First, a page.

Joel Thibodeau has an angelic falsetto and plays a vintage acoustic guitar. It’s not the sound you’d expect from someone who performs under the name Death Vessel. Yet despite the dark moniker, the modern folk singer-songwriter’s latest album, Island Intervals (released last month on Sub Pop), masterfully blends moments of contemplation and self realization with fleeting glimpses into a nomadic life full of intricate connections, discovery, loss, and lightness.
Lyrically, Joel (pronounced jo-ell) draws from personal experience and the people he meets during his international travels. With his whimsical vocals and clever turns of phrase, Joel’s songs feel far-flung, yet familiar. Likewise, his songwriting is modern, but analog; complex, yet spare. “I usually end up finding a desk somewhere with a mechanical pencil, and an eraser. I’ll spend hours trying to get to the essence of what I need to,” says Joel, who also references an enormous vintage dictionary. “Having a physical dictionary to thumb through is helpful with creating new ideas.”
Songwriting begins when he plucks away on his early-1960s 604 Silvertone guitar, which the Providence-based musician picked up from a friend, local guitar maker Otto D’Ambrosio. “The music comes naturally, to a degree,” he says of writing. So did the instrument. “I was getting into finger-style playing and looking for more of a parlor guitar,” which are slightly smaller instruments popular among folk musicians. “When I picked it up the first time, I instantly fell for it.”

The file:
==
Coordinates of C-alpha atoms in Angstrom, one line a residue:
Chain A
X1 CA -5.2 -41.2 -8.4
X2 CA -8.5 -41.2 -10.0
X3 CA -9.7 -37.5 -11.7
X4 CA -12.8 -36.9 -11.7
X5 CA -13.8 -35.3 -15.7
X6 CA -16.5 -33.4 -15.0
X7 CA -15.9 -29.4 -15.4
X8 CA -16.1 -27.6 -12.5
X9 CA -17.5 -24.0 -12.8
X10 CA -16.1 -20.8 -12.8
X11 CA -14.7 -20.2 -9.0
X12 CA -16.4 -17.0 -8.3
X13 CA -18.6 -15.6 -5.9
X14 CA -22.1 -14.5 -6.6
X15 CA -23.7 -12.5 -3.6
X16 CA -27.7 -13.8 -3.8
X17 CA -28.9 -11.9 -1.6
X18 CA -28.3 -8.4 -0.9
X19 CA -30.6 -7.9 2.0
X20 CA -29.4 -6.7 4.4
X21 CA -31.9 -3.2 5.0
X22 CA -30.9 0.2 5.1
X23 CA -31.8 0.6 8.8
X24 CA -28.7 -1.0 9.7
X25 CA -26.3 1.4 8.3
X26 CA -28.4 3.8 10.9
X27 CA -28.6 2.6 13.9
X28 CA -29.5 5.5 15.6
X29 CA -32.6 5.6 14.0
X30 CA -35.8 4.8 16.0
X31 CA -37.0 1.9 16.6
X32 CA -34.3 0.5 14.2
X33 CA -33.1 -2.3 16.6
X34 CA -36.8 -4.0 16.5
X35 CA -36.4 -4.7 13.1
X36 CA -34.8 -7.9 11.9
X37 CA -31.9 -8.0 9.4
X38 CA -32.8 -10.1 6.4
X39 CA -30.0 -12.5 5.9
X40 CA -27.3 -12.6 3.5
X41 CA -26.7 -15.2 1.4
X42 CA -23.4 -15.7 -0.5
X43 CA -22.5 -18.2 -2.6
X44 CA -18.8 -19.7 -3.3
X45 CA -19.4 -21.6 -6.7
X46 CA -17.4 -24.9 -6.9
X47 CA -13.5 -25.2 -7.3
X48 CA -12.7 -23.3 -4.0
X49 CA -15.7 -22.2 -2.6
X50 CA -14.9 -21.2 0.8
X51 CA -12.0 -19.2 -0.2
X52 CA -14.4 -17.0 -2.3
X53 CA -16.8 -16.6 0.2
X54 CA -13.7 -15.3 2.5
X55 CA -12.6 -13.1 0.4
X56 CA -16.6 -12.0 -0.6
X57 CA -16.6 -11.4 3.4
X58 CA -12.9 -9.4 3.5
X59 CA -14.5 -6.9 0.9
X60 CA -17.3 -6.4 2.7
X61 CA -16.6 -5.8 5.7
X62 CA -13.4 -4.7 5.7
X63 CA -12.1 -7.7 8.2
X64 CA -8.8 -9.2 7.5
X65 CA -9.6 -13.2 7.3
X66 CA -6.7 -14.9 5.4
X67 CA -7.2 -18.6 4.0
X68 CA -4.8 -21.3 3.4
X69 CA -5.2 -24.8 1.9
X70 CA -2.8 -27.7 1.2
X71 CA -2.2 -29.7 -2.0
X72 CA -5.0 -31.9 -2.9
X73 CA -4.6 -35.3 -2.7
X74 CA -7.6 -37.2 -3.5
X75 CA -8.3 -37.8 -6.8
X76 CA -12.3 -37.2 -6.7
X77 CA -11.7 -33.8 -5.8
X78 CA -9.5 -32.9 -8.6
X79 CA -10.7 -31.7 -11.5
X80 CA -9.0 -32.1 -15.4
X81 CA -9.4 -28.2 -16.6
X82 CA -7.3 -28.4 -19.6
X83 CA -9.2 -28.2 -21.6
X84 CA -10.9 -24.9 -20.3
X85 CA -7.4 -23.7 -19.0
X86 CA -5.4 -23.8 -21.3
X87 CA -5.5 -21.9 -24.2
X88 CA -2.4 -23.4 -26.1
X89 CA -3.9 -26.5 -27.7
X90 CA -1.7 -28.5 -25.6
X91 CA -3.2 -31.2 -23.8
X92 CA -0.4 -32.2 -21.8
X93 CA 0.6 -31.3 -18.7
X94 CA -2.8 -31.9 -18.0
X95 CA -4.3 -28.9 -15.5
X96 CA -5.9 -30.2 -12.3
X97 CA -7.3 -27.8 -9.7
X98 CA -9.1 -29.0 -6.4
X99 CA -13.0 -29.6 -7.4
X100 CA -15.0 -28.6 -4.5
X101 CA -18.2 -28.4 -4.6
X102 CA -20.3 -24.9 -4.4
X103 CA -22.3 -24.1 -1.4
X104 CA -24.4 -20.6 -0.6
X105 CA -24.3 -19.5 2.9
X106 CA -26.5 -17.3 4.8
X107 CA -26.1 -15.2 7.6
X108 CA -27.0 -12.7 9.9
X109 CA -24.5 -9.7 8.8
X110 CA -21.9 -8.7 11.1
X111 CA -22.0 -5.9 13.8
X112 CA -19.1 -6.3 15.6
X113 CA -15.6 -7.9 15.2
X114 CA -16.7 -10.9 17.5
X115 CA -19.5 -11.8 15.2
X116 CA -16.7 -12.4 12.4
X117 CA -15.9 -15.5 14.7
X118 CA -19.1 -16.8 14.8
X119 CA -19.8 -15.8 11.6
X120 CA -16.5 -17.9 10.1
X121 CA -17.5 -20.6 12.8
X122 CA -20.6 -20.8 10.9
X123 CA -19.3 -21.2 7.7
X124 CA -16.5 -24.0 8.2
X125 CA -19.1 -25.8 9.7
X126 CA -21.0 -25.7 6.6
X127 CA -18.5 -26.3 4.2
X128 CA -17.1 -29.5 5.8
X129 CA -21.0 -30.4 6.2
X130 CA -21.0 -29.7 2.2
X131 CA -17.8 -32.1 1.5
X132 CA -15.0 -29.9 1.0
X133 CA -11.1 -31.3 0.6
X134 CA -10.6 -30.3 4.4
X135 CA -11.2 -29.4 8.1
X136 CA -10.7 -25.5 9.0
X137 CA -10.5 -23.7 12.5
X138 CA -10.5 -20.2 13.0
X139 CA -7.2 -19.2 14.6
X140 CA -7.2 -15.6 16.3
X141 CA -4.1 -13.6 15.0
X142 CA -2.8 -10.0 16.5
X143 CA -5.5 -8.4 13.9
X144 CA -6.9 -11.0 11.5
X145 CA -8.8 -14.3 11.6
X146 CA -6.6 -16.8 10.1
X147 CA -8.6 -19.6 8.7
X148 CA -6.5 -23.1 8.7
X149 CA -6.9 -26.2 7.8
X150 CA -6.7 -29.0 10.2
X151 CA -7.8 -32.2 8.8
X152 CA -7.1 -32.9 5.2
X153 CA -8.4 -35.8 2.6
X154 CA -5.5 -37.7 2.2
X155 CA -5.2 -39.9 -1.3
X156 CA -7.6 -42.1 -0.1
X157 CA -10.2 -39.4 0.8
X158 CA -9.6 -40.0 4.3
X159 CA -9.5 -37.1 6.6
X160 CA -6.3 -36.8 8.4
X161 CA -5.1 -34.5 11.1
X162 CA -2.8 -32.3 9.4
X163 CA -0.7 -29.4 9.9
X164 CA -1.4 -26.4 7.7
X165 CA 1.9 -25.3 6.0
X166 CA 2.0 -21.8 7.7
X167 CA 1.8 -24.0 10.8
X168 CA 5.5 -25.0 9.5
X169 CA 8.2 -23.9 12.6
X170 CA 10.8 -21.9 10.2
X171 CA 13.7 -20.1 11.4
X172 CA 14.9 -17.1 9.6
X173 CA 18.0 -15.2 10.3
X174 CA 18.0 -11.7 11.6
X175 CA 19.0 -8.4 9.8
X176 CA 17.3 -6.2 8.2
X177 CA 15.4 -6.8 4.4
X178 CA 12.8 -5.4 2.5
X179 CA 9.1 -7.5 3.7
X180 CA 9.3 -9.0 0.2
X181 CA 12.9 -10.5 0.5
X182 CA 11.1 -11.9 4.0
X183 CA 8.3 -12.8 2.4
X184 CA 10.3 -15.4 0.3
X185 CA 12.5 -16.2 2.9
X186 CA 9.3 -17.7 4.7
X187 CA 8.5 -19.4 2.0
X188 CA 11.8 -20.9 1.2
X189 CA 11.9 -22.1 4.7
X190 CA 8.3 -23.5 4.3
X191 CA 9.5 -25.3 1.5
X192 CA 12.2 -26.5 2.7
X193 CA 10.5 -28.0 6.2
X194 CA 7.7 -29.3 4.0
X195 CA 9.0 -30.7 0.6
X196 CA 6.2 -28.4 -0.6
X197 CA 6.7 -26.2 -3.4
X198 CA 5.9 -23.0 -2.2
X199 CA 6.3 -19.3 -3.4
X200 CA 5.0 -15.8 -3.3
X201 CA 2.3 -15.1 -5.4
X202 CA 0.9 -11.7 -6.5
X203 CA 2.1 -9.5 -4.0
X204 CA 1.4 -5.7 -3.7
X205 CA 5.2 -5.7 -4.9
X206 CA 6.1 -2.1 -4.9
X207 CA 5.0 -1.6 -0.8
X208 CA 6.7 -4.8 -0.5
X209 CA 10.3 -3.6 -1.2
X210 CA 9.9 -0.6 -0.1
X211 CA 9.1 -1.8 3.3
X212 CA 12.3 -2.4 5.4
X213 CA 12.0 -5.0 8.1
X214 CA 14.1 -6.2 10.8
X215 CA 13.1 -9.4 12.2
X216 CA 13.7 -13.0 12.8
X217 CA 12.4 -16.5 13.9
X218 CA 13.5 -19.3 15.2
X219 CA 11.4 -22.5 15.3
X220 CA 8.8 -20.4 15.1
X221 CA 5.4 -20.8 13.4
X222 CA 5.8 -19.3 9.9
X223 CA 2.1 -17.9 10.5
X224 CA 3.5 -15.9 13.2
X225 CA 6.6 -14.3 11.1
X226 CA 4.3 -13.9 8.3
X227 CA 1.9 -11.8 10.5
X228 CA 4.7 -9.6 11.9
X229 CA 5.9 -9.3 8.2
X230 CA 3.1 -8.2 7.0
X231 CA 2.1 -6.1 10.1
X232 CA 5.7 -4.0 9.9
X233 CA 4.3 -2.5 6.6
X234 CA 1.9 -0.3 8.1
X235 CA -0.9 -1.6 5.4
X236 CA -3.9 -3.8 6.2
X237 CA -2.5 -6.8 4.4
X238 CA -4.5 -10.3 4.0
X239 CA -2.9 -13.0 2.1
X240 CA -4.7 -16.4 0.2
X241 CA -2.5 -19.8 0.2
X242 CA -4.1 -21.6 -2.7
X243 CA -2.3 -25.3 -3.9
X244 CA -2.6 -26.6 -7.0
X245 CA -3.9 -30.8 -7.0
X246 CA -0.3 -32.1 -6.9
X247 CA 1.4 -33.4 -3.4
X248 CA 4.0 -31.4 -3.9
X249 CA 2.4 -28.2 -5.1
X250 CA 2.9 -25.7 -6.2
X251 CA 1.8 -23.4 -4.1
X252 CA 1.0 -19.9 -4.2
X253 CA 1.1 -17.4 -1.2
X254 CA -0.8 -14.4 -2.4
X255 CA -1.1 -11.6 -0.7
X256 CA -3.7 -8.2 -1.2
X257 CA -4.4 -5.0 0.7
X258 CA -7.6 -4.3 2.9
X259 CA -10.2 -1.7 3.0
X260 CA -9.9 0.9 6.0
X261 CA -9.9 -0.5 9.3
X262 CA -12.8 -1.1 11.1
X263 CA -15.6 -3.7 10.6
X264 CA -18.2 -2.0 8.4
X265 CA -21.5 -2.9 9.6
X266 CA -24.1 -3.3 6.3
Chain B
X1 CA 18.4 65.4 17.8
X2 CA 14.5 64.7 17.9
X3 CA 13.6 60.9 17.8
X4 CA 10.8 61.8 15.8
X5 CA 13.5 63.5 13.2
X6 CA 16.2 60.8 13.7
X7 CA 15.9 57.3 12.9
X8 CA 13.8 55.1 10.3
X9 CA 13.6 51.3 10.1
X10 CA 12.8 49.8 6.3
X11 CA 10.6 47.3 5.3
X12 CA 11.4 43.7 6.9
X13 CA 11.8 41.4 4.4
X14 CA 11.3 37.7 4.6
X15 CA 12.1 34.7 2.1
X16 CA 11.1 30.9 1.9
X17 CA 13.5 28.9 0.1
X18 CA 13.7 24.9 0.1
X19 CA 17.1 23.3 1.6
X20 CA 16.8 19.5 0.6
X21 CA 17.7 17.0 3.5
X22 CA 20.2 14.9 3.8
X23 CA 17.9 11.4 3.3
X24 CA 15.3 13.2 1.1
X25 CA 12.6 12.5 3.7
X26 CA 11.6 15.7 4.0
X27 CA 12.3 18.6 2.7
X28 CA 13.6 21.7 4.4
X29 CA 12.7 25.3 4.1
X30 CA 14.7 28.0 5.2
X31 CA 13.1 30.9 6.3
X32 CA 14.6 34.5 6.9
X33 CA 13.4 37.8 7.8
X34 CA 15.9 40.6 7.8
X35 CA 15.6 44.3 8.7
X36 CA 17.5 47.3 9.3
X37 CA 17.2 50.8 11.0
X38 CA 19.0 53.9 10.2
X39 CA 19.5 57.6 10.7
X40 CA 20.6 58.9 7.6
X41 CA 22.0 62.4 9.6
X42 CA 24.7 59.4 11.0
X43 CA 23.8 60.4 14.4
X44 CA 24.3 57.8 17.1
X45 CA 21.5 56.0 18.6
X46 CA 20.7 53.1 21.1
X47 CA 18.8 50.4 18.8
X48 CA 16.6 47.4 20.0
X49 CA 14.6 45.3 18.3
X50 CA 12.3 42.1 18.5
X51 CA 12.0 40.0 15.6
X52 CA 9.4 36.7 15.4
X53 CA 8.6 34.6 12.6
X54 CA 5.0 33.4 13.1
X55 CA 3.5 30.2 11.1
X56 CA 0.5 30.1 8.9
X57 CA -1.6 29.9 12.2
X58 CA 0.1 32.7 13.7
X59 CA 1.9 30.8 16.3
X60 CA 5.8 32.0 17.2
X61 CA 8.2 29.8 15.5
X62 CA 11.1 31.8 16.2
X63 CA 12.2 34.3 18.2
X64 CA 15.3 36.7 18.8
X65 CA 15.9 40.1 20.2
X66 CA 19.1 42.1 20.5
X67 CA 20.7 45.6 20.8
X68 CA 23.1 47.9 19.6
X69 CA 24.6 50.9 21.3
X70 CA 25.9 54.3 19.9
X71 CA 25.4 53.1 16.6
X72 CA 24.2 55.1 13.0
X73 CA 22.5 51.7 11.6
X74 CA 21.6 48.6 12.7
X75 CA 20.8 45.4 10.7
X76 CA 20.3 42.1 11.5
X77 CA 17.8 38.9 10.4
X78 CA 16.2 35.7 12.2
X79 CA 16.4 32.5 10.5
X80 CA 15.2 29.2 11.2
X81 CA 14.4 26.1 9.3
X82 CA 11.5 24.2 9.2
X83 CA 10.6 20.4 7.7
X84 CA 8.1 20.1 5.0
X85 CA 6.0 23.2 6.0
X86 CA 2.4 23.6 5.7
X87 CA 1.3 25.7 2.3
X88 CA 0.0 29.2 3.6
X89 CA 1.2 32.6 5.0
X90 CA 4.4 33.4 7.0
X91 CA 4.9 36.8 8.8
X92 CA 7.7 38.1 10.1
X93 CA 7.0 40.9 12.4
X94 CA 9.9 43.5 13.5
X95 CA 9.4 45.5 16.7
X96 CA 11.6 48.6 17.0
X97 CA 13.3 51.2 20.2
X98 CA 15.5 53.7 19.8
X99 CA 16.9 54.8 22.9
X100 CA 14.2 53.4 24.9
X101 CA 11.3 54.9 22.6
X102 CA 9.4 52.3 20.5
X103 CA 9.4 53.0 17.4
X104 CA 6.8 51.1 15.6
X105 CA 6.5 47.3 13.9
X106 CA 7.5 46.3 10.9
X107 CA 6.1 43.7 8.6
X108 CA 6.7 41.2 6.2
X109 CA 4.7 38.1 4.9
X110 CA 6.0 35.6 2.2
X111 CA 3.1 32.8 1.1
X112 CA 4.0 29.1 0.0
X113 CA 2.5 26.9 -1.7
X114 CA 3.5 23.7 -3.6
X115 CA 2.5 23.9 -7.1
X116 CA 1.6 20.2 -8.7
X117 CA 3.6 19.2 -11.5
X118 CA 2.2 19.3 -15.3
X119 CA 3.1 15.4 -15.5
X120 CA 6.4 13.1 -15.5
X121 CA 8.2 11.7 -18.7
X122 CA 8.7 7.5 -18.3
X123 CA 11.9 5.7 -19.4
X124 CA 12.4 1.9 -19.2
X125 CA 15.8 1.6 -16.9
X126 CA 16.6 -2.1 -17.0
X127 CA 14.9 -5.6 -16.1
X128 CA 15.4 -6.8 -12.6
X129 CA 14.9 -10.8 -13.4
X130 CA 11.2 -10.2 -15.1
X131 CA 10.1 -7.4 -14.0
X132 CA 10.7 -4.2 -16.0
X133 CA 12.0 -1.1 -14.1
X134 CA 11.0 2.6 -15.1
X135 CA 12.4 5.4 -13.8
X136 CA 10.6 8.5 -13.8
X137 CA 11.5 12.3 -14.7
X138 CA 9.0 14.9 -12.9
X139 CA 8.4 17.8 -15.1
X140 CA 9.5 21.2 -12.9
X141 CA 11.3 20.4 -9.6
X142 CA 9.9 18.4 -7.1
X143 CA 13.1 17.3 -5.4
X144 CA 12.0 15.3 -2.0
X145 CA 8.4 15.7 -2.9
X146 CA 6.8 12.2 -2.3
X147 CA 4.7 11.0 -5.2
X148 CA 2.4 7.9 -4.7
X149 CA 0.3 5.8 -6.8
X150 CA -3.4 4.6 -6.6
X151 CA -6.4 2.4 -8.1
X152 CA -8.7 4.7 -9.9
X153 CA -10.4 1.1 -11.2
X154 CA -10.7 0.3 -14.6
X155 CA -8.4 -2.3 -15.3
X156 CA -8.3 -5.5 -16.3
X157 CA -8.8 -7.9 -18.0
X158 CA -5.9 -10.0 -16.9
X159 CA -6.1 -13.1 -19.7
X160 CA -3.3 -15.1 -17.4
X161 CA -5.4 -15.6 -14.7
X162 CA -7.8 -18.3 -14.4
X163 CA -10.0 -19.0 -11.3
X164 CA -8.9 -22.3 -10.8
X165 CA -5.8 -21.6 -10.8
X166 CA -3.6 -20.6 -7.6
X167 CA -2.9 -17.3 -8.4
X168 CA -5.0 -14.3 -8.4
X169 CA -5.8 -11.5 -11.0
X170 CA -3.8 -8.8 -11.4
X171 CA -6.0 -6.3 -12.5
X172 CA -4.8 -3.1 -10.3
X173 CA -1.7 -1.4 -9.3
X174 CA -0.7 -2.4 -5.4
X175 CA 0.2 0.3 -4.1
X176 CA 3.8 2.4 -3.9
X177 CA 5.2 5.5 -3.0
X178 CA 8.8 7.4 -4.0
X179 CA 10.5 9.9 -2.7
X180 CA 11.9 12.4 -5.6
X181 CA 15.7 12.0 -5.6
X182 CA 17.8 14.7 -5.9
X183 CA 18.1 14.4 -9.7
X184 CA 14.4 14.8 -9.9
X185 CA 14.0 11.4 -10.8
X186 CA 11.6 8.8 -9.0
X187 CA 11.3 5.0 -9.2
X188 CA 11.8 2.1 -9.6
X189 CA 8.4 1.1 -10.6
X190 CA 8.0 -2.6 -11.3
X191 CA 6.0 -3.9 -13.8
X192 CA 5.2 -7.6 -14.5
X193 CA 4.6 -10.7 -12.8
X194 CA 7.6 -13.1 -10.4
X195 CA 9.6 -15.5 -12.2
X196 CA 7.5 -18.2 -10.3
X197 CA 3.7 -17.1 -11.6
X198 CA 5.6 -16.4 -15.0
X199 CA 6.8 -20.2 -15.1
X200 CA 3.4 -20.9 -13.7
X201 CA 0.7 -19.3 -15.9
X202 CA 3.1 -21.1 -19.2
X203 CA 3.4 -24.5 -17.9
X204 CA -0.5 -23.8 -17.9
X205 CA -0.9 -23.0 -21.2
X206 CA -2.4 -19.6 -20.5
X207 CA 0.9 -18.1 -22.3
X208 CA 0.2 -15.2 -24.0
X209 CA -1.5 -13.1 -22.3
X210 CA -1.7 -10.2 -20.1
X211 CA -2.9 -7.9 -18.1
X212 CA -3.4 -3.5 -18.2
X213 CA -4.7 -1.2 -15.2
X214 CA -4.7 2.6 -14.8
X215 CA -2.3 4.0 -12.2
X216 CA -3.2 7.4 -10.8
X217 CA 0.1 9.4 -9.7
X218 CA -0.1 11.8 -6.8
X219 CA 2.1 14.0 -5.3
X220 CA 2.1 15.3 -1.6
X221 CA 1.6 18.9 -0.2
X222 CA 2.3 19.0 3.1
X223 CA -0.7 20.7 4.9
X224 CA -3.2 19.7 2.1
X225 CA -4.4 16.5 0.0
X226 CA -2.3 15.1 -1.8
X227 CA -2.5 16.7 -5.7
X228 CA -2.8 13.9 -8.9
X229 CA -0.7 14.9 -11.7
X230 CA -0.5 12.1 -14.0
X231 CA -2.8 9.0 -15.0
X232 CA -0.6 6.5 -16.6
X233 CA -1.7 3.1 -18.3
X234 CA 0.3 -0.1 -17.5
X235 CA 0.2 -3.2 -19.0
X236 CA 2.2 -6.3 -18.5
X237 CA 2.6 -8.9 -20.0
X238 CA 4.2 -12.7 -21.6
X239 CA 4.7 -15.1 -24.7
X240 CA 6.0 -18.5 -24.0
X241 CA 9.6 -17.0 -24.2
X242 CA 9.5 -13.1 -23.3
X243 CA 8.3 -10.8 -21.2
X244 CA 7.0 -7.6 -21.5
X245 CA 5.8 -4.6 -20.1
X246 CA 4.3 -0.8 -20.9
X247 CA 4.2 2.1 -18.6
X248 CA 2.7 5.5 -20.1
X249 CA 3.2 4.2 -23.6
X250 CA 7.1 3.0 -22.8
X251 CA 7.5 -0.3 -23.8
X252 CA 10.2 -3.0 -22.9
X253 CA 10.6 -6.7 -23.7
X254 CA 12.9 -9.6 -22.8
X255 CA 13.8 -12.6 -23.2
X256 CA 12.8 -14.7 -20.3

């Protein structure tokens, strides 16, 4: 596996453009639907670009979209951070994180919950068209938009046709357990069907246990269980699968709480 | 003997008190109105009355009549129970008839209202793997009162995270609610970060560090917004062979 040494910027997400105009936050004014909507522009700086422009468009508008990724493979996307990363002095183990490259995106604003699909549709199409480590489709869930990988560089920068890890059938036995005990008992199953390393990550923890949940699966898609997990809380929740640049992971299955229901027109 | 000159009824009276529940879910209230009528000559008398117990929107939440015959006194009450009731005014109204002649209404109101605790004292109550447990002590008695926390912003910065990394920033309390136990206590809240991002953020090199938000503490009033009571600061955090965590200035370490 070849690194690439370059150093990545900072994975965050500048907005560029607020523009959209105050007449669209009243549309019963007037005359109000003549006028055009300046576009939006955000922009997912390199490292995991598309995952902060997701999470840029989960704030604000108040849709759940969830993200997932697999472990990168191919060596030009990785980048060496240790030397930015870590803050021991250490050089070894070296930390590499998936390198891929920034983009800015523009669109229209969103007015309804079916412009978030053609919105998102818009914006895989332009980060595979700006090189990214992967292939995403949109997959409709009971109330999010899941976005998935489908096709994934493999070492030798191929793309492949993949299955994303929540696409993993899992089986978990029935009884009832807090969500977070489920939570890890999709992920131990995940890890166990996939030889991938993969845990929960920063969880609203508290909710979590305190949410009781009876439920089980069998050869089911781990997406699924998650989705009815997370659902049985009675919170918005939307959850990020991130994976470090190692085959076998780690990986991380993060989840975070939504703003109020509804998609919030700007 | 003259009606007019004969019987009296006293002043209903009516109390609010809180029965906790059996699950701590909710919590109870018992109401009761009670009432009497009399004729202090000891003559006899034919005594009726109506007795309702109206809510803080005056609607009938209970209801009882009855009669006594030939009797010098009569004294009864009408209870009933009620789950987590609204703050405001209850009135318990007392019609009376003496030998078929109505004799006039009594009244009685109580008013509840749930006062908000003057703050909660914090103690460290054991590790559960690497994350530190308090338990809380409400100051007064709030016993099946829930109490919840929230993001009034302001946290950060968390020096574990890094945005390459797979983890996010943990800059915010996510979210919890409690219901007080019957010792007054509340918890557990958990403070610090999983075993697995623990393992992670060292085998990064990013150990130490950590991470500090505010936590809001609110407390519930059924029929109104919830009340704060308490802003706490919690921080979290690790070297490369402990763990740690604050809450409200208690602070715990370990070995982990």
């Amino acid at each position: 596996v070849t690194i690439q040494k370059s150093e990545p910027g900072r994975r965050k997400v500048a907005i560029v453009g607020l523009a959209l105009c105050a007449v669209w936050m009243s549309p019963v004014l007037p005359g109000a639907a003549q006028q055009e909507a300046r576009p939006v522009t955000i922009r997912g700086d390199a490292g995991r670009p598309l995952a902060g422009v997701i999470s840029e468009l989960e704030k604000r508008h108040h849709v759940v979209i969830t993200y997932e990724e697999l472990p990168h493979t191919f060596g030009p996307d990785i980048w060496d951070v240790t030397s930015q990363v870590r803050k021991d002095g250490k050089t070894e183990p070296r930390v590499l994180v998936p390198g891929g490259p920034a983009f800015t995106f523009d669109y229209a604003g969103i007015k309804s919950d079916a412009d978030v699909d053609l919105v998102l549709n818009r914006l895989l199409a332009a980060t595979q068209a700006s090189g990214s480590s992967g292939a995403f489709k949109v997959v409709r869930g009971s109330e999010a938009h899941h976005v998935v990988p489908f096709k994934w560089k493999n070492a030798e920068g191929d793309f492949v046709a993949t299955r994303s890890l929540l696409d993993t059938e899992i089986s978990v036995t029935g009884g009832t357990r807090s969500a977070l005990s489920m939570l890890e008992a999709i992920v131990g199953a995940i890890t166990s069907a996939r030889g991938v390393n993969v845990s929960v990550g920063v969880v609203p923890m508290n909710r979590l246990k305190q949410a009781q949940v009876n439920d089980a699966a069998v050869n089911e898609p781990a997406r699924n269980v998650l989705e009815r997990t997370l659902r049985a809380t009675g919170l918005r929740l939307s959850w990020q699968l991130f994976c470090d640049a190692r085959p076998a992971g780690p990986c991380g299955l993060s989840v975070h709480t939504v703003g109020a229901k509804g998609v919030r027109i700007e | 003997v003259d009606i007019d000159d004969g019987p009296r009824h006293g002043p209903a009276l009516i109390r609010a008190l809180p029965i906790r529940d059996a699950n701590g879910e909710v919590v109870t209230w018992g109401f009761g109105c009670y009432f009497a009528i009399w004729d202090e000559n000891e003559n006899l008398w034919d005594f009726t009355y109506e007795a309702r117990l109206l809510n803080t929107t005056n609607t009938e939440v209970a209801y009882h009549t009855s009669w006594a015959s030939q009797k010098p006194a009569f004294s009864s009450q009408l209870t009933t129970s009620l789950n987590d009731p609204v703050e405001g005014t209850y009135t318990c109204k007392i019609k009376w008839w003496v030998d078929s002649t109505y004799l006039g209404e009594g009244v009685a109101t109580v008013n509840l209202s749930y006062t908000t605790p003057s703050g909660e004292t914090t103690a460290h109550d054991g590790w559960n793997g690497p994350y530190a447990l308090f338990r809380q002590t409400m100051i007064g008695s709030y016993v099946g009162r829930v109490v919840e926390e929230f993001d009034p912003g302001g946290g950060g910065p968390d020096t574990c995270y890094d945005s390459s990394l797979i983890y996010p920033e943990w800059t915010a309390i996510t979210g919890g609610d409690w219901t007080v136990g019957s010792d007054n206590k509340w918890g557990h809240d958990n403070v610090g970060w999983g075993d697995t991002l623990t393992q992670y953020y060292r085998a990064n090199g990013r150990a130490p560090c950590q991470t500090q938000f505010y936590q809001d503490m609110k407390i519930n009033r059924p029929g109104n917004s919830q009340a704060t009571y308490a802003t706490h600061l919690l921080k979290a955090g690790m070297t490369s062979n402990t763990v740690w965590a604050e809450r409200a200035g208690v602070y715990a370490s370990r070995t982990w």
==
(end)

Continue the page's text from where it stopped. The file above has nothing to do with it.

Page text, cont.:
The beautiful and eerie sounds of Island Intervals mirror the mystic vistas of Iceland, where the album was recorded. Joel, who’ll play at the Newport Folk Festival this summer, spent three months in Reykjavik with producer Alex Somers and Sigur Ros frontman Jónsi to create the record. (Also on board was long-time friend and multi-instrumentalist Pete Donnelly, of NRBQ.) The tracks are saturated with entrancing vibrations, hymnal melodies, and masterfully layered musical arrangements that at times create the sense of forces coming together and pulling apart; it’s the kind of transcendent music that might make you forget, say, that you’re listening to a band playing music. One of the main things that draws Joel to play, he says, is music’s universal language. “It taps into a whole other way of communicating that you can’t do with words.”
Being in Iceland was itself an inspiration, as traveling is a source of joy for Joel, who began touring for the album earlier this week. “Seeing other parts of the world helps you get a better perspective on your own community, family, and living situation,” he says. All wanderlust aside, though, the German-born, Maine-raised singer is happy to call Providence home. “Rhode Island has been the source of my music community,” he says. “Providence, especially, is a very vibrant city for music and art.”
Photos by Corey Grayhorse.